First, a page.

John Mark Comer says in his book Garden-City, that we are
“people of the future living in the present”. 

We are ambassadors of the Kingdom of God, citizens of the New Jerusalem, awaiting and announcing it’s arrival. This future is not something we can accomplish through human willpower or progress. It is a future that can only come through Christ’s return. Yet, as ambassadors of this coming Kingdom, N.T. Wright says; “we get to build for the Kingdom”. We won’t achieve it in the here and now, but we can actively announce it, and live in anticipation of its arrival. 

Let me close with three points to live as a people of destiny. 

We carry the ministry of the Kingdom & the message of hope

The future reality of God’s fully realized Kingdom in New Jerusalem, the complete restoration that one day touch the whole planet, is already at work in you and through you. The Holy Spirit wants to partner with you to see that Kingdom break through everywhere you set foot. Wherever you go, the Kingdom goes, because it is in you. 

If you will let Him, the Spirit will open your heart, open your ears, open your eyes to how He wants to use you to let that Kingdom break through, even in the most unexpected places. 

The Holy Spirit wants to use your hands to touch people with His healing.
The Holy Spirit wants to use your lips to speak words of hope and expectation that a time is coming when God will indeed make all things new, and that there is only one name by which we can be saved and that is the name of Jesus.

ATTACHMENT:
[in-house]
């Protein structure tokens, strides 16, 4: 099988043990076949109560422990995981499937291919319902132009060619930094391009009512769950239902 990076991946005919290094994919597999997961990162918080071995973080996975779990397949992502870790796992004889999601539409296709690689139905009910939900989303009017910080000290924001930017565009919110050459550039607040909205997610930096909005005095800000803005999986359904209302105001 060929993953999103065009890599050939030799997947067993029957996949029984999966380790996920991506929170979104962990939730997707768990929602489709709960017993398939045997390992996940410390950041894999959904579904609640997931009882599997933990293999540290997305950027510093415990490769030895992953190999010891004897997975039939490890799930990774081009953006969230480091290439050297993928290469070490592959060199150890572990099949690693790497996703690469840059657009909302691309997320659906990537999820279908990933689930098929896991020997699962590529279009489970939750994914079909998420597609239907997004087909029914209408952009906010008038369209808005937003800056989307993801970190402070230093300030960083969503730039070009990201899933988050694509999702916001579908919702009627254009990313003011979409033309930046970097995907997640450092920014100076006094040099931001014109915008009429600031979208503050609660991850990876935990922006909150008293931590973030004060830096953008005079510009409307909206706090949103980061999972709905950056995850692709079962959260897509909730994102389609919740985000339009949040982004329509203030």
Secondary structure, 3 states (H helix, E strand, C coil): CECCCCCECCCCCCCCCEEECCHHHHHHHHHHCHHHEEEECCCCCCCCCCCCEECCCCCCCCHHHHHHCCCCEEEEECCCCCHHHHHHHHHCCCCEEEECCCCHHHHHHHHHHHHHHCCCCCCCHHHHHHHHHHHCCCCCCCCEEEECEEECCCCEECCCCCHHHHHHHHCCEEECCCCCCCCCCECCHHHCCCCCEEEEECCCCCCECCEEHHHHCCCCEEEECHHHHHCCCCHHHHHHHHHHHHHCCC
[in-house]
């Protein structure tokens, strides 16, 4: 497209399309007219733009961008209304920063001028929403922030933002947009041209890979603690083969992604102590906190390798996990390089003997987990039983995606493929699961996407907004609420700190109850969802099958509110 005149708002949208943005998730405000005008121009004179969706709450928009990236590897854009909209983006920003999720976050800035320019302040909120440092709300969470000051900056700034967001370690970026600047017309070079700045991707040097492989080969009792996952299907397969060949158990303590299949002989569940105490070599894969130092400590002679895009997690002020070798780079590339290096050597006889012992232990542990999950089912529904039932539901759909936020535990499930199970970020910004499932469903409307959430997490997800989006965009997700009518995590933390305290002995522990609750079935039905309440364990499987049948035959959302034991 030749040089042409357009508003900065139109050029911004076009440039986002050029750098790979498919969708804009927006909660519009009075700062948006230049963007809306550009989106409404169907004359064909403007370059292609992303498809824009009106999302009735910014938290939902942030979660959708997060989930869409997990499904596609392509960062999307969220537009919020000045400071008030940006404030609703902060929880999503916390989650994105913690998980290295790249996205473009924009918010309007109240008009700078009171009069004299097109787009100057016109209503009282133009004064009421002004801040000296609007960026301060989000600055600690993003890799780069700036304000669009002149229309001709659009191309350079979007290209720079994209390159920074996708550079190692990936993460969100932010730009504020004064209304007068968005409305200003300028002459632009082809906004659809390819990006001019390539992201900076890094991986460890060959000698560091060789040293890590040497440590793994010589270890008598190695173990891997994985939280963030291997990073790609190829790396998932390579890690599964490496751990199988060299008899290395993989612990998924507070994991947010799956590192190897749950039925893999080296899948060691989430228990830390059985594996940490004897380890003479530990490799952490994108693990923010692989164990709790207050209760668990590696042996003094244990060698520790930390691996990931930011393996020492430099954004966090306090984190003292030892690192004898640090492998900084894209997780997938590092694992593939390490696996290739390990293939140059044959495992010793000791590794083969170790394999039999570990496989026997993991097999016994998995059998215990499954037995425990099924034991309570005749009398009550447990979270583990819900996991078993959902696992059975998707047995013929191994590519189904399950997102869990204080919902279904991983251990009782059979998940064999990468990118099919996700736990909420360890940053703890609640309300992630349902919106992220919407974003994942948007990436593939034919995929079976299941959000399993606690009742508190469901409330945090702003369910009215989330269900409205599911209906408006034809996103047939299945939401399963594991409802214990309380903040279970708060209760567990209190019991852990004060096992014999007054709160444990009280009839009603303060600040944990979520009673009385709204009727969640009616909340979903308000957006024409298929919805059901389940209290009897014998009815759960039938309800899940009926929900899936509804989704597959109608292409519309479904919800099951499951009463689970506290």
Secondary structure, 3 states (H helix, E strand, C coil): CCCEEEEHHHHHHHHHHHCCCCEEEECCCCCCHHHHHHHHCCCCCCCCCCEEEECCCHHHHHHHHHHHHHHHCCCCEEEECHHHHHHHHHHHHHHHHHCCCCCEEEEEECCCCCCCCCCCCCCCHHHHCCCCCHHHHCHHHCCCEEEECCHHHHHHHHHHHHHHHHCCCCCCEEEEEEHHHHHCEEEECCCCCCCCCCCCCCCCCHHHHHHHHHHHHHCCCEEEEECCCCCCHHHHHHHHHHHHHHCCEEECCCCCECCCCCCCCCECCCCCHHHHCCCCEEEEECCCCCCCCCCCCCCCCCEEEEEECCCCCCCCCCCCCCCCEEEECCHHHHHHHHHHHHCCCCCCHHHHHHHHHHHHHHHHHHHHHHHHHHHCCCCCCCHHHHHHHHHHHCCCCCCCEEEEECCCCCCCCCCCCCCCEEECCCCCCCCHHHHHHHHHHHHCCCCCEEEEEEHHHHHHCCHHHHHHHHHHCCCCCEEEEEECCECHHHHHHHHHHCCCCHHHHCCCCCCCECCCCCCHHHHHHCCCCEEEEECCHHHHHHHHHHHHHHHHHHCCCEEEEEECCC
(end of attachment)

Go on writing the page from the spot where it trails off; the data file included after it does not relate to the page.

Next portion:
The Holy Spirit wants to use your brains, your sacrifice, and your blood, sweat and tears to bring justice and peace and restoration for the broken and hurt. 

You are an ambassador of the coming Kingdom, carrying the power of God’s restoration and carrying a message of hope. 

We carry a heart of prayer

Paul famously ends his first letter to the Corinthians with a transliterated word from Aramaic: Maranatha, meaning ‘Come, Lord’. This use of a transliterated word, instead of just saying ‘come, Lord’ probably means that this was a common phrase in the early church – a prayer for Christ’s return. But I see this one-word prayer as more than a prayer for Christ’s return. 

In the Vineyard, we have a phrase much like this: ‘come, Holy Spirit’. It is an invitation for the Spirit to move, and for God’s Kingdom to come to us here and now. 

This expressed desire for God’s Kingdom to break through in the here and now is the main way we can express our eschatological expectation. 

History has shown that a focus on ‘the end times’, calendars, schemes and systems can lead people to disconnect from everyday reality. But our Lord has placed you and me to live in this time in history to be ambassadors of His coming Kingdom. 

Our call, therefore, is not to sit out our time on this yet-to-be-restored planet, hoping that the end will come very soon. Our call is to partner with the Spirit to see His Kingdom come in the here and now! 

Every time we pray ‘come, Holy Spirit’ – or in the words of the Lord’s Prayer ‘Your Kingdom come, your will be done, on earth as it is in heaven’, we are praying that heaven’s reality will break into our earthly reality. This makes every person turning to Jesus, every healing, every prophetic word, every revival or other move of the Spirit an eschatological event. 

We look forward with hope and confidence to that final breakthrough of the Kingdom, yet, we know that we can also see the Kingdom break through in the here and now.